Not only is it the first time the Sundays River Valley company, whose main focus is citrus produce, have extended their interests to grape production, it is also the first table grapes to be planted at the estate.
Production manager at Le Grand Chasseur, Jan Rabie, said there would be a number of benefits in extending their operations to the Western Cape.
“We can provide employment all year round because of the grapes being harvested in summer. Most labour for citrus is required in winter,” he said.
“It also allows us to supply our markets with a bigger variety of products and to be a more competitive player. It helps us to diversify Habata’s risks.”
Besides the grapes operation, Le Grand Chasseur also has 60 hectares for citrus production.
Rabie said 27 hectares had been dedicated to the planting of the vines.
“The vines are pruned in winter to remove the excess wood and to help with the ‘fine-tuning’ of the vine’s shape,” he explained.
“The young vines are developed and shaped to fit the specific trellis system from October to the end of February.
“In spring the canes which have not borne any fruit are removed for better sunlight penetration, which also improves the fertility of the vine for the next season.”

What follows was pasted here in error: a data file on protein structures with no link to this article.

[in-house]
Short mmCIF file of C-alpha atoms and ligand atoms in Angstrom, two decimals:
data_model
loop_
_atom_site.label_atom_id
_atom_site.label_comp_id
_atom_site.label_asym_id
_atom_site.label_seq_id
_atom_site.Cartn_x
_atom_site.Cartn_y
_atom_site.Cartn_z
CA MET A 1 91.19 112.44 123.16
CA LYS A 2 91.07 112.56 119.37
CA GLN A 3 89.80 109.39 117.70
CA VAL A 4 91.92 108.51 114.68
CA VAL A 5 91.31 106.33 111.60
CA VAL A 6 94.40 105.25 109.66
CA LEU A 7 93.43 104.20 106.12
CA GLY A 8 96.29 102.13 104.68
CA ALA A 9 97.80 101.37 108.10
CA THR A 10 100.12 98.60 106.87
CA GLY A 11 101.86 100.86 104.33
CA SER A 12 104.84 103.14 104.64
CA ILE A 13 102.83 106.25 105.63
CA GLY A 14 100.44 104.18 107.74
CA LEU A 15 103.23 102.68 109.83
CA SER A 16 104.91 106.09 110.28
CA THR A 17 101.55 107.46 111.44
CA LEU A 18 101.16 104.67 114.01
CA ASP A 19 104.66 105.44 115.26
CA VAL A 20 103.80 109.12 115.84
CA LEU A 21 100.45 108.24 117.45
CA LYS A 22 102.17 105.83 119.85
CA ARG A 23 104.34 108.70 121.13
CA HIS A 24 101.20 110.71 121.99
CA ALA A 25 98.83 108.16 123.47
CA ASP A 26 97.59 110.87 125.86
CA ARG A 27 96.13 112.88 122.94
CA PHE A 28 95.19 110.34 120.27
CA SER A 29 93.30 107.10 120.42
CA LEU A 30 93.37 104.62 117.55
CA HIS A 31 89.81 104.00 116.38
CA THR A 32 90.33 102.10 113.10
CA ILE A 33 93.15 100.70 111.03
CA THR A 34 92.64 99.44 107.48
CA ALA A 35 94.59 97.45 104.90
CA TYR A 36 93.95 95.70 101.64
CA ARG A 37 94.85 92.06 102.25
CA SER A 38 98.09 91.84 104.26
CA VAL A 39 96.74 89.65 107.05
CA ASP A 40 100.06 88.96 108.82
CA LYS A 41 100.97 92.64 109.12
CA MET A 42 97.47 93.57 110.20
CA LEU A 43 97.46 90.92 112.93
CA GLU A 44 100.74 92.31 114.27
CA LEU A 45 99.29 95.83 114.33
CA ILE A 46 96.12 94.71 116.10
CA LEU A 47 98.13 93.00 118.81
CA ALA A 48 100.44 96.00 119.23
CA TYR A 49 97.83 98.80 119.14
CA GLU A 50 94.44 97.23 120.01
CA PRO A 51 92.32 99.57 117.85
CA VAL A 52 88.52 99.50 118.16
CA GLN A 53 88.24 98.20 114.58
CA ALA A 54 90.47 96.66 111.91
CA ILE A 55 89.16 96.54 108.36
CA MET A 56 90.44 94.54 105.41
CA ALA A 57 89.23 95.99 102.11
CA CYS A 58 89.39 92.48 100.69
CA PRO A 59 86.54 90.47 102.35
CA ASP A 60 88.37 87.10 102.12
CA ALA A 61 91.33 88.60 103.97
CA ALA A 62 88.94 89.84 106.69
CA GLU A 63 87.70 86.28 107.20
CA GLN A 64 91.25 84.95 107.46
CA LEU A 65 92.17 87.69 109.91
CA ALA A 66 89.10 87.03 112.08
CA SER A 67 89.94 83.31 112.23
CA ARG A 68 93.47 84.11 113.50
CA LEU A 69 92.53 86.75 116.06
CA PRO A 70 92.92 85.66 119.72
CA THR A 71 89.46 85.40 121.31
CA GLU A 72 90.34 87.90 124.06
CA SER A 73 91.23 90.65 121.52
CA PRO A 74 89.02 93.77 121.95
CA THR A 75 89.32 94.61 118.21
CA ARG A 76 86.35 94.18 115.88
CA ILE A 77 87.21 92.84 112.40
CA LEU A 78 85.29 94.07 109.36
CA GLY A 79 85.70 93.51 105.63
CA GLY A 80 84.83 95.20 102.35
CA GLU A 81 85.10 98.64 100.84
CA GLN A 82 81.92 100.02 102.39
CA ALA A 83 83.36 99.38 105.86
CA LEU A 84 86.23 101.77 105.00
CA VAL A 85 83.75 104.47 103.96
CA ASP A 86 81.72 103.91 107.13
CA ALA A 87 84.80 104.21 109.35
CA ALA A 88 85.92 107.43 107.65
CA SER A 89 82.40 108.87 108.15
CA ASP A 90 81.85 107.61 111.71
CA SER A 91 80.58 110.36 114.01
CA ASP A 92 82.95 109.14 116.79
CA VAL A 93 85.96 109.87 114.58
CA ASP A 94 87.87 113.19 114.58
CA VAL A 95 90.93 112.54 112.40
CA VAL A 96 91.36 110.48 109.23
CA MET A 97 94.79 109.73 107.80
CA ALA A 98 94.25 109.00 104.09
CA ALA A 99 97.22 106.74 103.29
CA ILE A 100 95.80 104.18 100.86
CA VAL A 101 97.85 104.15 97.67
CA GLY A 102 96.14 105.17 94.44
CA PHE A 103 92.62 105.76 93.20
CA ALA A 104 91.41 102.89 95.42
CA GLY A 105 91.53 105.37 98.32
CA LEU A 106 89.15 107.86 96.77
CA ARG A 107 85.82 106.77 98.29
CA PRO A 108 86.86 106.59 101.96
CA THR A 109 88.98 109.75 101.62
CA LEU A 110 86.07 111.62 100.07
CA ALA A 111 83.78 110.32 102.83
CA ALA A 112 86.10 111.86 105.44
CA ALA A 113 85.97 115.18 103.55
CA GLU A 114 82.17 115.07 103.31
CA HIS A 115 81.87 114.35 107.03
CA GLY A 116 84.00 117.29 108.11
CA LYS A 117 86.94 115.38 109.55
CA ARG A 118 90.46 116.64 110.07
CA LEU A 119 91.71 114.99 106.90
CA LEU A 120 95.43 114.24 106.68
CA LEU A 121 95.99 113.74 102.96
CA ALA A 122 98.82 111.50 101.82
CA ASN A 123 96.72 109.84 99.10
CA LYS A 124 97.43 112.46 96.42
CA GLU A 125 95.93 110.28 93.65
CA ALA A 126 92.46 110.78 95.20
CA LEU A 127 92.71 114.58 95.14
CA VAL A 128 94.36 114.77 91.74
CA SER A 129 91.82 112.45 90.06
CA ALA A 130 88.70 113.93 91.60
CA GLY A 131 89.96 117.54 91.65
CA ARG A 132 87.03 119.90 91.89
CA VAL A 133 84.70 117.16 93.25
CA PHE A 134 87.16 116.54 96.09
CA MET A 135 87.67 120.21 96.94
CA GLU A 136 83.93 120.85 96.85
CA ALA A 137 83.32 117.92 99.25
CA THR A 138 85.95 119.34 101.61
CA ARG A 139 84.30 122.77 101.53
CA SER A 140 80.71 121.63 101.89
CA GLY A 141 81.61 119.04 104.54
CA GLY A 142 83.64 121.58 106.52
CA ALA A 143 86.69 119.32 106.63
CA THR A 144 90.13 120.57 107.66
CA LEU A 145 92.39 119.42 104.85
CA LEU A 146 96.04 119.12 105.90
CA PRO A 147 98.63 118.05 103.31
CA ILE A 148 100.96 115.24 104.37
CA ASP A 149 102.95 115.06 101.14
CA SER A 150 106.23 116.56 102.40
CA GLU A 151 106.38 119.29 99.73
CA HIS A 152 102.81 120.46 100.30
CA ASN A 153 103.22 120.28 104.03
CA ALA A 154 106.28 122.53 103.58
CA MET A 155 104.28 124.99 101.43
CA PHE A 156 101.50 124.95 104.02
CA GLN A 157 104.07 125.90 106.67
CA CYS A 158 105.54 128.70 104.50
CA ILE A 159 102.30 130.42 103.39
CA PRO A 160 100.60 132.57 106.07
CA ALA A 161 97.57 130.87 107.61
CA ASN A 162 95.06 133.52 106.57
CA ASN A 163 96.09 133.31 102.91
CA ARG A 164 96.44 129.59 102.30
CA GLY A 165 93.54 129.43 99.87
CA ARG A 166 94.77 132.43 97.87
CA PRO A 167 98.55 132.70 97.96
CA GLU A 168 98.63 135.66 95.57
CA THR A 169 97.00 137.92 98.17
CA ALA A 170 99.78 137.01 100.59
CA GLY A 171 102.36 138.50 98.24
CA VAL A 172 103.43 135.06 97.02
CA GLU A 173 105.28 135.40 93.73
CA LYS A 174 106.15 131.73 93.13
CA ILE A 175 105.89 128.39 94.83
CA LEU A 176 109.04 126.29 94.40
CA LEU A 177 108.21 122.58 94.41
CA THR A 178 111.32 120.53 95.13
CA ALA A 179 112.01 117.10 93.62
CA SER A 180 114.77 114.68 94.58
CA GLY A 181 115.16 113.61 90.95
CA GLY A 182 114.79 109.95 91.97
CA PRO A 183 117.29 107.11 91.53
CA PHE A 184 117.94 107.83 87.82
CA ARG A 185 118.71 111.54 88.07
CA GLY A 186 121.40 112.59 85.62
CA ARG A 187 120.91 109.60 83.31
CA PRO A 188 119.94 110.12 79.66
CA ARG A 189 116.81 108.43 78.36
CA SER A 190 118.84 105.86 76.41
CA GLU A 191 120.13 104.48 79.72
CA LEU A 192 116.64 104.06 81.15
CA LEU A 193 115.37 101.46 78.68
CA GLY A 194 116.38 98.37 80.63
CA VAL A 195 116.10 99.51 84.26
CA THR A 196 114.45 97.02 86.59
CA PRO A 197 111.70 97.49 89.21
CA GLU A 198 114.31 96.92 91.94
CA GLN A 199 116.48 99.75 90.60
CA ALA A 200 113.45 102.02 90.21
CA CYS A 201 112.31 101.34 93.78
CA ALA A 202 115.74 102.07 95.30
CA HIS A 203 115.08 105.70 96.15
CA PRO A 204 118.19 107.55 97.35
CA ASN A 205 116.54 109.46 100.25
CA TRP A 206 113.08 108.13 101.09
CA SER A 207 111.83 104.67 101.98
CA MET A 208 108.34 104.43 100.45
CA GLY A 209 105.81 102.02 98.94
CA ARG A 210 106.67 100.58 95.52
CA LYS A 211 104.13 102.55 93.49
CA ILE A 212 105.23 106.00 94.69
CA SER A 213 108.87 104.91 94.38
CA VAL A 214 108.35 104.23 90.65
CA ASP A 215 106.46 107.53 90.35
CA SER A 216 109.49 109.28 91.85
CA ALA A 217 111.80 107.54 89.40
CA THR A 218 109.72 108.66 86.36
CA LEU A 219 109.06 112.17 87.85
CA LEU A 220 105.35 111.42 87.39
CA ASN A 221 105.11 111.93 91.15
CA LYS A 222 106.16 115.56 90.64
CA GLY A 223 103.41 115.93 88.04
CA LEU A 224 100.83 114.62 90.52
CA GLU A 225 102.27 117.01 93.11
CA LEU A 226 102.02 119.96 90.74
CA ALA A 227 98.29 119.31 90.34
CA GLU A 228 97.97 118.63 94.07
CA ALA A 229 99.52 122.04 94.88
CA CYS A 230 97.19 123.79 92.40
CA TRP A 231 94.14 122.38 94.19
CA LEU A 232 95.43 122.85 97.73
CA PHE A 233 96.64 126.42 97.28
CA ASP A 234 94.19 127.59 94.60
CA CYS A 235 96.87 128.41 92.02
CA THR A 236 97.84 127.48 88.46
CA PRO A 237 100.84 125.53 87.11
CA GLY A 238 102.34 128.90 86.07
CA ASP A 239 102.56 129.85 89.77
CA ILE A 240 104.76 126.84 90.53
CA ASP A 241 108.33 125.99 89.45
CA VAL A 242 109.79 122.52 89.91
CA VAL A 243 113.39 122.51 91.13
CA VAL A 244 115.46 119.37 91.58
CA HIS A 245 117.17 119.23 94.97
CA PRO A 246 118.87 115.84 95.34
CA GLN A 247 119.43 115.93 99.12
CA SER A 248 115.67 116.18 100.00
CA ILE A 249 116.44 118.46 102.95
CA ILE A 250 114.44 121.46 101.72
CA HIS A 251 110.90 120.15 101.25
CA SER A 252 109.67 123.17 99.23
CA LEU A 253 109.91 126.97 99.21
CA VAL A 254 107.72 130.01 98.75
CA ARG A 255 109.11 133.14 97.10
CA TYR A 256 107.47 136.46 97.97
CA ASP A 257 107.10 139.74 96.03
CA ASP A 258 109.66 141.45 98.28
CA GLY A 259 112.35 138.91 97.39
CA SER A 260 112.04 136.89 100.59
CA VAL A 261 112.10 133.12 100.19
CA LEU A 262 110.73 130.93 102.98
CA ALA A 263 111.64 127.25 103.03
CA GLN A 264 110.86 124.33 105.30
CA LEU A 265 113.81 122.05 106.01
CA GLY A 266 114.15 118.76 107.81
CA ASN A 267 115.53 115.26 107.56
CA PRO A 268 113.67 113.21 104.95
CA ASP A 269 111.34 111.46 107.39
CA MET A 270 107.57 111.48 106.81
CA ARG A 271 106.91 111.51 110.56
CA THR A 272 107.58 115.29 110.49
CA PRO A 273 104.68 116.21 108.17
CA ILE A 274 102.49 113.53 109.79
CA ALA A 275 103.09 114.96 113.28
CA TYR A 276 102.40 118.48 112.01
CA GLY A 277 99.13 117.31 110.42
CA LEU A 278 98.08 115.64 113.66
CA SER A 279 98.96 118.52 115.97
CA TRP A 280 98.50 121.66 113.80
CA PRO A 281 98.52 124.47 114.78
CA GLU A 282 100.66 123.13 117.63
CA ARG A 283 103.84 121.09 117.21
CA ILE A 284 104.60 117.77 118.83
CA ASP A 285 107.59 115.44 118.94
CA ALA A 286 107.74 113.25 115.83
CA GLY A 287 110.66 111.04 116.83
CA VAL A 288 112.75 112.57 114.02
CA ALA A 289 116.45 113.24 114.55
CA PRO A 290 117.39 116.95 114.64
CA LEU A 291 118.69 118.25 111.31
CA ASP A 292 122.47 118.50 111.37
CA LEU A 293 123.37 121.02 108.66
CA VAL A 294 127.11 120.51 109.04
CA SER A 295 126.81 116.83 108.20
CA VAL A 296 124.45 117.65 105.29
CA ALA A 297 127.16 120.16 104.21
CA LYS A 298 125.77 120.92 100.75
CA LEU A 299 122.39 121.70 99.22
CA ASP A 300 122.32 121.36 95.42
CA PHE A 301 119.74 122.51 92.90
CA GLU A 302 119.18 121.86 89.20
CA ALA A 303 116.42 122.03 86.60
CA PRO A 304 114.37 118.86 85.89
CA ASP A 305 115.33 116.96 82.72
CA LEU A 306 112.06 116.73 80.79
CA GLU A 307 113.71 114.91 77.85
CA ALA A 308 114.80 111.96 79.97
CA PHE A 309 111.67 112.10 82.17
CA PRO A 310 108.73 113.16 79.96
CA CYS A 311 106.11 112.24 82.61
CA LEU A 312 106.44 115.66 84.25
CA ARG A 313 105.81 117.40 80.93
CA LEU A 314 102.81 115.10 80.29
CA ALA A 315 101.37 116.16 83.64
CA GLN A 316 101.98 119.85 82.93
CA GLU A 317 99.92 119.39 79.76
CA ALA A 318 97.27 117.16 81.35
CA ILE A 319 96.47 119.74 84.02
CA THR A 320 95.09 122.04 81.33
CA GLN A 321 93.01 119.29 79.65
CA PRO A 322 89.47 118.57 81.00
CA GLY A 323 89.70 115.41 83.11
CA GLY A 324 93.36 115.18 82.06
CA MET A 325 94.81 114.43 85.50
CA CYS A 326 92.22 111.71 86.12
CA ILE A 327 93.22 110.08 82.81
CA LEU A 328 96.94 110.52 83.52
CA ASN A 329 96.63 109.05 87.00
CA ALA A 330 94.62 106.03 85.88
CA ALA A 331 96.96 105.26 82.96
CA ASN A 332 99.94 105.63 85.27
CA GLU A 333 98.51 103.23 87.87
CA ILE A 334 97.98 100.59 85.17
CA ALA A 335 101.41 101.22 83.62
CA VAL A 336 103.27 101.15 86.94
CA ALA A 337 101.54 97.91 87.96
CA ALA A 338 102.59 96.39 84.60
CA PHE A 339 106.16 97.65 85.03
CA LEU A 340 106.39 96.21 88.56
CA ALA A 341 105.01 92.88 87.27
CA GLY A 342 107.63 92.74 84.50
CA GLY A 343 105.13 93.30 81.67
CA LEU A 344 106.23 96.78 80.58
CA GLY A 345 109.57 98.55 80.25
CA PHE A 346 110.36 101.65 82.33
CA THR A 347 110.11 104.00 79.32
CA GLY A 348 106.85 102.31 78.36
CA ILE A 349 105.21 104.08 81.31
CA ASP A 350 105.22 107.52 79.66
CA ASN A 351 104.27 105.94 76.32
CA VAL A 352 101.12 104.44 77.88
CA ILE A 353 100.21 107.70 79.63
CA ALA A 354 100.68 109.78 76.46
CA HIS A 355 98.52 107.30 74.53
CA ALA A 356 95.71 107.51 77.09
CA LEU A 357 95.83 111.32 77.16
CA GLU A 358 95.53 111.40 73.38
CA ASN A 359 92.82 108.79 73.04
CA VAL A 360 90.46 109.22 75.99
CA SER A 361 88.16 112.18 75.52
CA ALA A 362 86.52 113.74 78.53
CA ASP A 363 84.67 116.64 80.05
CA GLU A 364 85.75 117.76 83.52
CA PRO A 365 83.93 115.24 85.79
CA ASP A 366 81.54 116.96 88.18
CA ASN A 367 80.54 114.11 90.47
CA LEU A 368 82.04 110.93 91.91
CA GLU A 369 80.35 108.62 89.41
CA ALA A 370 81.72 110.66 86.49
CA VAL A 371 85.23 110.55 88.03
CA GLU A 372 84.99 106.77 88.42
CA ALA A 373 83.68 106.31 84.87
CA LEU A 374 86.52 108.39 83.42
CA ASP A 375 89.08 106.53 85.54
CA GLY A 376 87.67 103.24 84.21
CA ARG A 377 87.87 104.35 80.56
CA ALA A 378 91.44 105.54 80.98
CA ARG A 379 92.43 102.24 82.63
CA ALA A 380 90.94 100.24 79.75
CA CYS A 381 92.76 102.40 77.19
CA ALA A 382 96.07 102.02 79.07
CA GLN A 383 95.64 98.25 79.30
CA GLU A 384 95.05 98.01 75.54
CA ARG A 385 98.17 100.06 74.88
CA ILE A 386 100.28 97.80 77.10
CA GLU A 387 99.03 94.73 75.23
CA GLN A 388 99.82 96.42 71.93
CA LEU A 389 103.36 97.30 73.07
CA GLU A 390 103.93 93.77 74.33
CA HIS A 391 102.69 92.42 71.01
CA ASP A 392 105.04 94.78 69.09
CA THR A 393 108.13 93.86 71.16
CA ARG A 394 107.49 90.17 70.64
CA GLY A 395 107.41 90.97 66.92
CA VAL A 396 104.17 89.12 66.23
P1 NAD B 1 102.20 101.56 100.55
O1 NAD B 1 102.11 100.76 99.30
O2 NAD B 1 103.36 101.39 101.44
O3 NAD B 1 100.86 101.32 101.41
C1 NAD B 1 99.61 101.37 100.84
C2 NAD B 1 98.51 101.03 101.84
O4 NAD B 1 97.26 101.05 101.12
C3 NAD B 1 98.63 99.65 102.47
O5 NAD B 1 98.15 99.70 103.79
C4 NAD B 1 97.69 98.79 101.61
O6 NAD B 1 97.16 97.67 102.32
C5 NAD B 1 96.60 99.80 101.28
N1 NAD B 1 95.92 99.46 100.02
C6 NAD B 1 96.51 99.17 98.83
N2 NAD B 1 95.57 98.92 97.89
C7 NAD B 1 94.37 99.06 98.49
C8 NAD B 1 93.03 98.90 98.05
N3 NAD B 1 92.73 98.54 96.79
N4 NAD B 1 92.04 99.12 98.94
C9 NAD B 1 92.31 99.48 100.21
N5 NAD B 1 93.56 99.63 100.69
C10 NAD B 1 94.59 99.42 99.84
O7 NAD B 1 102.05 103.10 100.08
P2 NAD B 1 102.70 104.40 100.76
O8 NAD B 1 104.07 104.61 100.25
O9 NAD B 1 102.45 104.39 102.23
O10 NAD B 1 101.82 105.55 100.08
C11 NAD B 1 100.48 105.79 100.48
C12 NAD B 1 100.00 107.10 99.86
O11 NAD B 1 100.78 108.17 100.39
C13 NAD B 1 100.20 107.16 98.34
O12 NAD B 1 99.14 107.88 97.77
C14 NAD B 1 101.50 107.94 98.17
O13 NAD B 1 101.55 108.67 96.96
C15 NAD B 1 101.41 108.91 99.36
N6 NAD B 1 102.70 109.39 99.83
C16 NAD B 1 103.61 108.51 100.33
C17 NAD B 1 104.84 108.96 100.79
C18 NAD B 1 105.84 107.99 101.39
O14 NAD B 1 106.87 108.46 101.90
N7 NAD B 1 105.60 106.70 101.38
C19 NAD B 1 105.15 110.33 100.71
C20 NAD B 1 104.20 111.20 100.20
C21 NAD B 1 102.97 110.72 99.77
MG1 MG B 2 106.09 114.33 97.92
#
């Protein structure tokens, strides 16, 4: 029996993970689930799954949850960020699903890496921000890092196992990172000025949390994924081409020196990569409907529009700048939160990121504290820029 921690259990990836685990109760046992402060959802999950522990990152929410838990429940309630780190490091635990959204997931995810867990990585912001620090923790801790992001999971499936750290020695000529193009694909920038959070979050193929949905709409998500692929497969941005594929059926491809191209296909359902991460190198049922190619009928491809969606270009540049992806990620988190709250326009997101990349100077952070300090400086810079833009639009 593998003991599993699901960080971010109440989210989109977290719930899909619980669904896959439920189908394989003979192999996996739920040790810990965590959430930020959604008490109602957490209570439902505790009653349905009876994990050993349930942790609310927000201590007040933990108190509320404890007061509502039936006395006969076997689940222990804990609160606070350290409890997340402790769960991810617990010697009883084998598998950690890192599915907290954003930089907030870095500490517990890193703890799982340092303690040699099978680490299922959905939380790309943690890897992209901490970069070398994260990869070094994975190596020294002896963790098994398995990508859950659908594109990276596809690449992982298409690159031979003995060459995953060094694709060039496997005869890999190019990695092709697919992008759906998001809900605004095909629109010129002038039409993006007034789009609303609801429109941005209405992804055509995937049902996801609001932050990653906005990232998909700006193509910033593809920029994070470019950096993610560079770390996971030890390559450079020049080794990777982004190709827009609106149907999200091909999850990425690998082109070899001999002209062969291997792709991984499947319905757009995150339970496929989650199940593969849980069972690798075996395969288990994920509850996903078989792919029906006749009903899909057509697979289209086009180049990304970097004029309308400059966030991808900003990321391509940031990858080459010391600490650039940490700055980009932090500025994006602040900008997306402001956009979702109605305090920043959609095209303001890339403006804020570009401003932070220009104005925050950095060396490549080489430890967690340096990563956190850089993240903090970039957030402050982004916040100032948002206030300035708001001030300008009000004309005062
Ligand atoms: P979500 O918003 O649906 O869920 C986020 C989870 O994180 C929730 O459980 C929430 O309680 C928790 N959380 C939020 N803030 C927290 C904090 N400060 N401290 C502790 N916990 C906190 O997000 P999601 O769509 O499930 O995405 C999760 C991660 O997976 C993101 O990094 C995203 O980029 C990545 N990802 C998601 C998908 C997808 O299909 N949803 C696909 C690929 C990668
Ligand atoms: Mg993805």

Rabie said the damaged and misshaped grapes would be removed in late November to make sorting by the packers easier and to ensure a smooth packaging process.
He added that the harvesting would begin in the fourth week of the new year and continue until the 12th week.
The first harvest, he said, would be within 18 to 24 months after planting and, at optimal production, he anticipated a yield of up to 6 500 cartons weighing 4.5kg each.
Rabie said there were several factors which could prevent them from producing successful crops.
“Summer rain can cause rot, as well as fungal diseases,” he said. “What we really need are dry and warm summers, but not too hot, with enough irrigation water.
“Wet winters tend to lead to a good fruit set and higher yields.”
Besides summer rain, he added that droughts and labour shortages could also affect them in producing optimal crops.
Rabie said they required mostly human labour to harvest the grapes, with the numbers differing during the cultivation process.
“During the winter months only one to one and half people per hectare are needed, but during harvest preparation and harvesting we need at least two and half to three people per hectare.”
He said they dealt with Unifrutti in terms of distributing the grapes, which were earmarked for local consumption and export to the United Kingdom, Europe, Malaysia, Russia and the Middle and Far East.
“We are also hoping to export to China in the future.”